Do you know exactly who the highways were built for?

15pr34-1“Hey – do you know who the highways were built for?!?!”

It has always been a source of contention in the debates over how to allocate road space. “Roads are made for cars,” “Motorists pay the taxes that build our roads,” and “Why should I have to pay for infrastructure for cyclists” are among the many complaints that are made about the allocation of transportation funds in our municipalities. I’m going to avoid the tax issue for the moment (planning on a much longer post about that in the future.) Besides, many others have taken this issue on already.

I would like to address the idea of who roads were actually built for. And interestingly enough it would seem that the California Department of Transportation (CALTRANS) has some thoughts on the matter themselves. Keep reading →

Another bike month is here

Ah the month of May….

The flowers return from a long winter’s absence (if there is any water left), the sun is appearing (if it actually every went away), fans flock to baseball games (if allowed) and numerous employees are encouraged, berated, bribed and pressured into throwing a leg over a bike to get to work. That’s right folks – May is bike month. And while I’ve made fun of it before, you gotta love it.

I will say this though. My current hometown of San Francisco definitely seems to embrace the event whole heartedly. Sure, many of the local bicycle advocacy groups continue to use fear of death and dismemberment as their primary means to gain political power and thus “improve cycling.” But despite what some might like to say, this city is pretty damn supportive of cyclists.

Which has lead me to be a whole lot less cynical about this particular May as compared to every bike month prior. What have I really noticed? Well, aside from folks weaving all over the bike lane at 10 miles per hour, unstable on the bike they haven’t ridden since last May*, I’ve noticed something a lot more wonderful. Clusters of folks with bikes , pulled off on the sidewalks and out of the way, smiling, chatting. Phrases like “Oh – you rode today too?” and “Oh hey – what a great bike” flowing forth from smiling lips.

Ah the month of May.

 

For the record, I have no problem getting stuck behind these folks. I would never want to deny anyone the joy of rediscovering the simple pleasure of riding a bike. I just may chose NOT to upload that particular commute to Strava….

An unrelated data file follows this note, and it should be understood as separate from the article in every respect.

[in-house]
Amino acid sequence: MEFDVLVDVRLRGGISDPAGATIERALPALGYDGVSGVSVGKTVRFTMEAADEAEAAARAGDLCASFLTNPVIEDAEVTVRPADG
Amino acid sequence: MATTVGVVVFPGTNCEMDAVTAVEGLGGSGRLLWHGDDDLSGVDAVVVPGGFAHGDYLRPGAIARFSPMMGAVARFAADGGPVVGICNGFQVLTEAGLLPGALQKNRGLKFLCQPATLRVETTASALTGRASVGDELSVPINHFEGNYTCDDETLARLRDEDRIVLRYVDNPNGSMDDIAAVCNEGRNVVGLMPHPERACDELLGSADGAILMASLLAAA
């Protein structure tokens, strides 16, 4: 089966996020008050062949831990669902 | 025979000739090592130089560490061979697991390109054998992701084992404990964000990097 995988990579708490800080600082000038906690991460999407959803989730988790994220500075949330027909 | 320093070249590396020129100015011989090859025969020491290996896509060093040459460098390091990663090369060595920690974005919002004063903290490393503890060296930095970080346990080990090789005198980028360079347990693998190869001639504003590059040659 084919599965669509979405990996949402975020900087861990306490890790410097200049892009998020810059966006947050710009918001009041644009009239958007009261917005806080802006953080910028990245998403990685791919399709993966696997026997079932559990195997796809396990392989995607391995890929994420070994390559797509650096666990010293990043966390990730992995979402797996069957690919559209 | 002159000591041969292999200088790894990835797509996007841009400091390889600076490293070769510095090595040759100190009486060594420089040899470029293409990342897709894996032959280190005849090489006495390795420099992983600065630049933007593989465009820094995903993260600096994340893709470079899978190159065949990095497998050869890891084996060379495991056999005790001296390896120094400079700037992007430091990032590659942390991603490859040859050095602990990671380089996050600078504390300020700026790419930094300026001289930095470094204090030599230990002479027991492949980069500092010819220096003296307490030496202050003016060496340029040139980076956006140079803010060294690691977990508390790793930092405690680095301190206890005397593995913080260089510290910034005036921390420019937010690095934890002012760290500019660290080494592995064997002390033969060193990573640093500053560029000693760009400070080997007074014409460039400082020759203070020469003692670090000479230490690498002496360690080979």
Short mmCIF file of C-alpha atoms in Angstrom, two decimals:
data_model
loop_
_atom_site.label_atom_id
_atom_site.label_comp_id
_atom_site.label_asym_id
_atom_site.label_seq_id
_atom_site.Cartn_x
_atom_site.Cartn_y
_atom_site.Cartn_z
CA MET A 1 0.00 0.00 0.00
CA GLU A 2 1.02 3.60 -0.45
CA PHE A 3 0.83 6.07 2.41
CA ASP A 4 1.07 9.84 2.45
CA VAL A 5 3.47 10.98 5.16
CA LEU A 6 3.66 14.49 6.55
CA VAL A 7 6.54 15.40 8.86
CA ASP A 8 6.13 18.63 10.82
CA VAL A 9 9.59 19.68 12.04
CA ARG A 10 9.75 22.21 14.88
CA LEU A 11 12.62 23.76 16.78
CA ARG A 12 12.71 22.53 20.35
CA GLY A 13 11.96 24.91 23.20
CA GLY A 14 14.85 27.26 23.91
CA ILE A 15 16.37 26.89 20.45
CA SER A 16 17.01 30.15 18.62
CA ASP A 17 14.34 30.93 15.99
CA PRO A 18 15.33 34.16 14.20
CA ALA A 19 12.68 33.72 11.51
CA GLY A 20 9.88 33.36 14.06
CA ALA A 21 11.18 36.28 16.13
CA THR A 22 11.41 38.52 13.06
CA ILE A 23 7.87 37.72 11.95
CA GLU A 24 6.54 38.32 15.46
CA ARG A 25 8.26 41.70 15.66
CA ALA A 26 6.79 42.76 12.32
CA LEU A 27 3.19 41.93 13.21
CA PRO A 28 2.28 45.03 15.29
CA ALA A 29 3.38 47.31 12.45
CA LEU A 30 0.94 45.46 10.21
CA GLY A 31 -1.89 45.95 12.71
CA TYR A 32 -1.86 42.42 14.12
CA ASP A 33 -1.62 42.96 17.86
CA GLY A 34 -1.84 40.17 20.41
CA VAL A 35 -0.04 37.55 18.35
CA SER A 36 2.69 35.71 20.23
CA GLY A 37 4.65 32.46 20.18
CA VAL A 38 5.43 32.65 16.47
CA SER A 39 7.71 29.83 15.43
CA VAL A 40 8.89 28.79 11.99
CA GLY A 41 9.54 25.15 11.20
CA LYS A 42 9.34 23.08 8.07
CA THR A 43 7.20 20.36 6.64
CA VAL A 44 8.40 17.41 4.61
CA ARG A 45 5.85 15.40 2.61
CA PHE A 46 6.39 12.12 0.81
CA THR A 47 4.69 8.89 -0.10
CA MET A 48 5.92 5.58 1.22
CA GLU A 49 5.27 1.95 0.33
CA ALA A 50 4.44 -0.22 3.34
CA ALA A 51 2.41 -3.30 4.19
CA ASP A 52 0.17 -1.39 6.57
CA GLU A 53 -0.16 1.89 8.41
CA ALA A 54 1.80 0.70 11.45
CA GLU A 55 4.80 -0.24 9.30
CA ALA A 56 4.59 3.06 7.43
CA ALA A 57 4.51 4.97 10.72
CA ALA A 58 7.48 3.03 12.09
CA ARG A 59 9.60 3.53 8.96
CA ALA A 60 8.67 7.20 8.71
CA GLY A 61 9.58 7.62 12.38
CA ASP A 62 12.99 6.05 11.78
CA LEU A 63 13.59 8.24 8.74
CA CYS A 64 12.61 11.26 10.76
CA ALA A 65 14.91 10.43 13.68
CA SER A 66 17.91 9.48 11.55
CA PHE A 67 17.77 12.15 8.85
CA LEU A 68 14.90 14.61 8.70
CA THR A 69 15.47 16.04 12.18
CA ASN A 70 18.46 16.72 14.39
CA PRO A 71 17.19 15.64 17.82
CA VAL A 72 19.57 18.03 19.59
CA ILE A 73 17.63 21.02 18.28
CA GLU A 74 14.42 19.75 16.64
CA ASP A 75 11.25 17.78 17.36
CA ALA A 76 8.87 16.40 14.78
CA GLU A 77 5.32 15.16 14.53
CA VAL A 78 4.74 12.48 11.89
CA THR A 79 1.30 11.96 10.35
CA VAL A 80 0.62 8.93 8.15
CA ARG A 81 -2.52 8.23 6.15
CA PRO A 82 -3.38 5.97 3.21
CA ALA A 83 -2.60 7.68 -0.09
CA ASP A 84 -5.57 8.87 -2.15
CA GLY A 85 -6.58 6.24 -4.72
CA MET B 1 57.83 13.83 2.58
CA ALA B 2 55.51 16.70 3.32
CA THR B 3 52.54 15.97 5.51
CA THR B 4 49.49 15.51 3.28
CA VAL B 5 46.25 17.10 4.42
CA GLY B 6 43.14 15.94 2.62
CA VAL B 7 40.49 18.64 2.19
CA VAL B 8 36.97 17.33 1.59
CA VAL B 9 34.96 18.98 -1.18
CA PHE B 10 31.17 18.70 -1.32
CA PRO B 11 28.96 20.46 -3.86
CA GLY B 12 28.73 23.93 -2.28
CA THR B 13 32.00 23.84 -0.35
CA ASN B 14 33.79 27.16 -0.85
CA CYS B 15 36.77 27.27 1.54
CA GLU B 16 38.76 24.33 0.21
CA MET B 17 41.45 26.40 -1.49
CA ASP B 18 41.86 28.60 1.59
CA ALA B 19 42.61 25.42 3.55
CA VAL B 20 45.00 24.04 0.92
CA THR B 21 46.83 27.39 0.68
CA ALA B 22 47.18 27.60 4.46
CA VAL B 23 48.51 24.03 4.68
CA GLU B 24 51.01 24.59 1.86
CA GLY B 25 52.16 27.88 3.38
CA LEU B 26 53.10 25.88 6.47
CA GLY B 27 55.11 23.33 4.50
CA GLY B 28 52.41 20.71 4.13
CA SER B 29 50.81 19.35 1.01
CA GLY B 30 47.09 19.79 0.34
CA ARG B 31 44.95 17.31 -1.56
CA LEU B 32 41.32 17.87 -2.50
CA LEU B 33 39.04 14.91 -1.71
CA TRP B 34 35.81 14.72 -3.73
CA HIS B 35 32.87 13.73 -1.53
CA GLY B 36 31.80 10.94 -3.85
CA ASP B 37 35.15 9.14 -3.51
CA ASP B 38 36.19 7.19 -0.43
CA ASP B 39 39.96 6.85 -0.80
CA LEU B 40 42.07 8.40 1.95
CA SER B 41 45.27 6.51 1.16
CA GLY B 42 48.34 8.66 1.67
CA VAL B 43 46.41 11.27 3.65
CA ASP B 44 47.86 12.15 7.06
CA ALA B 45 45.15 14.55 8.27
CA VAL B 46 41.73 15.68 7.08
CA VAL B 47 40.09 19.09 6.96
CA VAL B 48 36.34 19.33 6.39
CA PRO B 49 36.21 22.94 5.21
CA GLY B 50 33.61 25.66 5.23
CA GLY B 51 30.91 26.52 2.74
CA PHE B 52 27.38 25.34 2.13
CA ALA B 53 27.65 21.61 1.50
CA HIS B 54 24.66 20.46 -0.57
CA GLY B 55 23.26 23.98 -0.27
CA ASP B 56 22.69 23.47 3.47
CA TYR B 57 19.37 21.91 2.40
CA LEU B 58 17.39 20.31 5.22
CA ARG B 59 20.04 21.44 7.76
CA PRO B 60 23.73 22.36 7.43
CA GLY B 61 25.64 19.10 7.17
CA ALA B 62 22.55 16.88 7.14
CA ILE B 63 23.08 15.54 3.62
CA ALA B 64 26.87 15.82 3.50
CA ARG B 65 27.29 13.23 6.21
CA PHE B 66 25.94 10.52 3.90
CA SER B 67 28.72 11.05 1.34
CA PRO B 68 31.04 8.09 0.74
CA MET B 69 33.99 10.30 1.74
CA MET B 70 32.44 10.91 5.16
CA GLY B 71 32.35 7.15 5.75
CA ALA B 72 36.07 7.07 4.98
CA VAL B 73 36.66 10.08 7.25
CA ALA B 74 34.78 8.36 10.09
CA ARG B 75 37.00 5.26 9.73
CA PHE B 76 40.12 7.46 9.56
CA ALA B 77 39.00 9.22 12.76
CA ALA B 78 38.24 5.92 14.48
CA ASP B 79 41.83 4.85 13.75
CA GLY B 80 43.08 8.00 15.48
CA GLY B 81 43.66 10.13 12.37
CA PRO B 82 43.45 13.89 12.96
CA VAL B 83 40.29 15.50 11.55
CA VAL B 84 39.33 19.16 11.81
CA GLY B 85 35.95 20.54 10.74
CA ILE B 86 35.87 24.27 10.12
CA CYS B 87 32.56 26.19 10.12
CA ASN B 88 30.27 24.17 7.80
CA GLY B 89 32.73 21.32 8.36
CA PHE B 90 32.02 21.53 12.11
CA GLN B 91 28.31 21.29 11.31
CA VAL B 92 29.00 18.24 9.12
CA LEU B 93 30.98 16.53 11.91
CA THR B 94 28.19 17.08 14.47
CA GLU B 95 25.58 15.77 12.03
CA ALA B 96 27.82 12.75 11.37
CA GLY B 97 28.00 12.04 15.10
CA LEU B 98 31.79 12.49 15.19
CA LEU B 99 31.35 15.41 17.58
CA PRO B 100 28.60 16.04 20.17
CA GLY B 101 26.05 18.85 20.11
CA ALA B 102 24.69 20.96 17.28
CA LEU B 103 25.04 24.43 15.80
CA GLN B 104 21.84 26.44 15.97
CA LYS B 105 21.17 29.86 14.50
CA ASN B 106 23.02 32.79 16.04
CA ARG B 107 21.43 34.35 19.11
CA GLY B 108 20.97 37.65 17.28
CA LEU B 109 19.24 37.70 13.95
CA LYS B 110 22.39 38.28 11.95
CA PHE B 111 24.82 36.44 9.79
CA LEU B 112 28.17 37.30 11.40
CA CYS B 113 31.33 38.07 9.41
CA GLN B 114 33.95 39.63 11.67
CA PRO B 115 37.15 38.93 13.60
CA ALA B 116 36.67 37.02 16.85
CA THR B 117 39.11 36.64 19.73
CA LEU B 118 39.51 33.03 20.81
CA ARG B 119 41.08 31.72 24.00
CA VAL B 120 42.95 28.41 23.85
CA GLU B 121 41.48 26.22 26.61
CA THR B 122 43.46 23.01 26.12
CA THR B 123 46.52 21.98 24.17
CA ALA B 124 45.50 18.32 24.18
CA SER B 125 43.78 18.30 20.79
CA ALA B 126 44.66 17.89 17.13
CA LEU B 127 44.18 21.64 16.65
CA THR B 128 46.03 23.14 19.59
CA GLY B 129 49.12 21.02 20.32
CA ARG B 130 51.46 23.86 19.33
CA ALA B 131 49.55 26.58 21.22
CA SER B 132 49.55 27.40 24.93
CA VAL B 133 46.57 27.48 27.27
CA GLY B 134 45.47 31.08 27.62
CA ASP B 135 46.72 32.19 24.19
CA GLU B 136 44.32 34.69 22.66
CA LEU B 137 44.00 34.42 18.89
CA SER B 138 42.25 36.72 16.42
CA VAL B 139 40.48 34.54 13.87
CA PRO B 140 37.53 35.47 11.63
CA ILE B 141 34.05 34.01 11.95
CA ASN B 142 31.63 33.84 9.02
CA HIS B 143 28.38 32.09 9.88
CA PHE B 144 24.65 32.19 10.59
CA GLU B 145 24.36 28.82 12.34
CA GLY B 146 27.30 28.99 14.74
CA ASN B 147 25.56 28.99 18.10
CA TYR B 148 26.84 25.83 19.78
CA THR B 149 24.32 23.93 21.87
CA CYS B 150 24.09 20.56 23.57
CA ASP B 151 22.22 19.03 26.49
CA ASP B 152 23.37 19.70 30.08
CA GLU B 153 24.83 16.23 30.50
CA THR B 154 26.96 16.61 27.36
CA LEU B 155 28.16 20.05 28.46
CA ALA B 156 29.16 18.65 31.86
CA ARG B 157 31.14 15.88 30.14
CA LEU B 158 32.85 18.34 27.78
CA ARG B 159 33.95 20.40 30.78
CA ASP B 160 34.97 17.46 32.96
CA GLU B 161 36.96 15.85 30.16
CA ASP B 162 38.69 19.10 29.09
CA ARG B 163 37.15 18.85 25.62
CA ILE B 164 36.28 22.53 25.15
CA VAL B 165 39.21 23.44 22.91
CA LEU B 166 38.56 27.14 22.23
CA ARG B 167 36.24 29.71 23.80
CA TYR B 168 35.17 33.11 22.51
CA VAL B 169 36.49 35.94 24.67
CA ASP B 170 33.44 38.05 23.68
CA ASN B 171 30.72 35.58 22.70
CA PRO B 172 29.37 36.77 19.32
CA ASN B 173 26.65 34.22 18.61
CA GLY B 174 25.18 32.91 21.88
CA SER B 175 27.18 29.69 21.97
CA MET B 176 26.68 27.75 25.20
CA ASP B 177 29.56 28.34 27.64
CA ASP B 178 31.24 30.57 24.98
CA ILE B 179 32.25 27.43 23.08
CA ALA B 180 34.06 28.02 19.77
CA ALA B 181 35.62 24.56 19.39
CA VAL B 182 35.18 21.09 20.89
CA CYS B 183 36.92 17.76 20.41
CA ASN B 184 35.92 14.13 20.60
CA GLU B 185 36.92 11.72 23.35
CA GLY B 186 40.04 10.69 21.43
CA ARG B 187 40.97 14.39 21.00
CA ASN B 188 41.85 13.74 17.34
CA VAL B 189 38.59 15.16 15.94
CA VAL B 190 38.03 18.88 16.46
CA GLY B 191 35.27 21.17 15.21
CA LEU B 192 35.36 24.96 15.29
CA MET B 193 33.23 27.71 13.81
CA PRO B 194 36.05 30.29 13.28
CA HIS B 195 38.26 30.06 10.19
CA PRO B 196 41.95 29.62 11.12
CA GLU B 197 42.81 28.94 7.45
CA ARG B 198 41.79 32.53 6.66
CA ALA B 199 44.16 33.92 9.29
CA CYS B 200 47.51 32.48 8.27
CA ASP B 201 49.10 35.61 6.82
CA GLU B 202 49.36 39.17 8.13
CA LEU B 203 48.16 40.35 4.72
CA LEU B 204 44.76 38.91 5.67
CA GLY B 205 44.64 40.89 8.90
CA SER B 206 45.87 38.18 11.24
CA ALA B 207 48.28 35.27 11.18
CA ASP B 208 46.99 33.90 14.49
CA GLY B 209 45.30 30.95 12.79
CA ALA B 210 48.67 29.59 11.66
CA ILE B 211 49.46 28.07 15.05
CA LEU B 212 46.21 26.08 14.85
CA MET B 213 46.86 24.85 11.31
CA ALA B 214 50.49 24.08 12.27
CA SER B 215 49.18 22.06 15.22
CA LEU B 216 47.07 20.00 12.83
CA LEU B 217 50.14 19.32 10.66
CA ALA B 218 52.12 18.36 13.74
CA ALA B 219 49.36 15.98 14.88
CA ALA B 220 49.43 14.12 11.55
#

The good and bad of hands free laws

Just a short, simple observation for you today. I’ve noticed a good thing, and a bad thing, about the “hands free” or “no texting while driving” laws enacted across the country.

Good Thing:

Fewer distracted drivers on the road, looking at where they are going instead of LOLing the latest selfie from their bestie.

Bad Thing:

An increase in the number of people parked in the bike lane, having pulled over to LOL the latest selfie from their bestie.

 

 

… You win some, you lose some.

Neil Hanson, Author of Pilgrim Wheels

Pilgrim Wheels - front cover

Cyclist and author Neil Hanson has just released a book titled Pilgrim Wheels: Reflections of a Cyclist Crossing America. The book describes the first half of a somewhat-impromptu journey across the United States by bicycle. Having something of an interest in folks taking off on long distance bike rides, I decided to share a few responses to questions posed to the author.

Note: You can also read a review of Pilgrim Wheels on VeloReviews.com: Pilgrim Wheels book review

What was the original inspiration for your bicycle trip across America?

I wanted to take a bike ride. A long bike ride. Hundreds of miles, just me and my bike. Why? No particular reason, it just sounded like a neat thing to add to the checklist of “fun and exciting things I’ve tried.” The idea became an adventure. An adventure to plan for and to move toward. A box to check off. Eventually, I was clipping into my pedals in Monterey, California, pointing south along the coast on a beautiful summer day, discovering America and me. Keep reading →

UC Denver doing cycling behavioral study

ucd_rgb_h1The University of Colorado Denver is engaged in a study of cycling behavior on the roads, and has created an online survey to help gather data. Lead by principal investigator Dr Wes Marshall, the survey asks questions about your driving habits, cycling habits, and opinions on both.

The survey was mentioned in a well written discussion in a Washington Post article about why cyclists may be motivated to ignore, bend or even break traffic laws – a good counterpoint to another article from the same publication basically arguing that bikes should be banned from the roads.

My one concern about the survey, however, is that the title itself seems to imply an inherent bias. While it did not influence me (that I know of) using the title “Scofflaw Biking Survey” seems a bit too biased for an accurate cycling behavioral study. And for those prone to more subtle input, the URL is worse: http://www.surveygizmo.com/s3/1885930/bikingbad.

 

Are Brilliant Bicycles really Brilliant?

1932316_929536510407999_5379744506276974419_nBrilliant Bicycles web page is full of some video and imagery of folks doing the kinds of things I love – riding some beautiful looking bikes. While there is no text yet indicating the details of their products, they seem to be crafting beautifully adorned steel “city style” bikes – similar to San Francisco’s Public bicycles. Their twitter page lists them as from New York and Los Angeles (but don’t confuse them with the Brilliant Bikes out of the UK). They have all the standard social media offerings one would expect of what appears to be a brand new bike brand just launching. So I went searching for more information.